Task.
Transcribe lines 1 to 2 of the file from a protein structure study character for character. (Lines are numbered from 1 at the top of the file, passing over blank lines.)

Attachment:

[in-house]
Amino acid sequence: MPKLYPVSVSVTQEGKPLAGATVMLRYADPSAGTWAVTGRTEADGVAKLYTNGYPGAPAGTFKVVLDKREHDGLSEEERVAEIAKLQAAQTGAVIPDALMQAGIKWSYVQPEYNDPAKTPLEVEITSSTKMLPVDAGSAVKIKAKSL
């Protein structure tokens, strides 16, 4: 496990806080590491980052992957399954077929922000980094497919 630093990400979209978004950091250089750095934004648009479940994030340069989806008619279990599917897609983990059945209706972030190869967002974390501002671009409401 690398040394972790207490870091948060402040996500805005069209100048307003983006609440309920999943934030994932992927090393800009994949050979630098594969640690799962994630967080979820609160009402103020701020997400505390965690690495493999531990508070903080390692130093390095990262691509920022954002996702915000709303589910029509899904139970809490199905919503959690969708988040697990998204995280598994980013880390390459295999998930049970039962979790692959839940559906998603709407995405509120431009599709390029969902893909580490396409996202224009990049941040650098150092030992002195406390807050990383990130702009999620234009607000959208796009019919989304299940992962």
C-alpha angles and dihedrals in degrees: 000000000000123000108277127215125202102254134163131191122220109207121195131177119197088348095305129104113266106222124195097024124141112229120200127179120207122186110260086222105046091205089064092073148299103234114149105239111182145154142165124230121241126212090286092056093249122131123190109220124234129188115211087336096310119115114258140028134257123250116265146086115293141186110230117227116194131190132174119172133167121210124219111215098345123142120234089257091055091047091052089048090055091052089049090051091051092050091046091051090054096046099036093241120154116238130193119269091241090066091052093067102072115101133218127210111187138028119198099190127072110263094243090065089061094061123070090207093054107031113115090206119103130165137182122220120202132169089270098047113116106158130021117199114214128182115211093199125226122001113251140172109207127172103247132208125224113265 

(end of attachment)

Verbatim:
[in-house]
Amino acid sequence: MPKLYPVSVSVTQEGKPLAGATVMLRYADPSAGTWAVTGRTEADGVAKLYTNGYPGAPAGTFKVVLDKREHDGLSEEERVAEIAKLQAAQTGAVIPDALMQAGIKWSYVQPEYNDPAKTPLEVEITSSTKMLPVDAGSAVKIKAKSL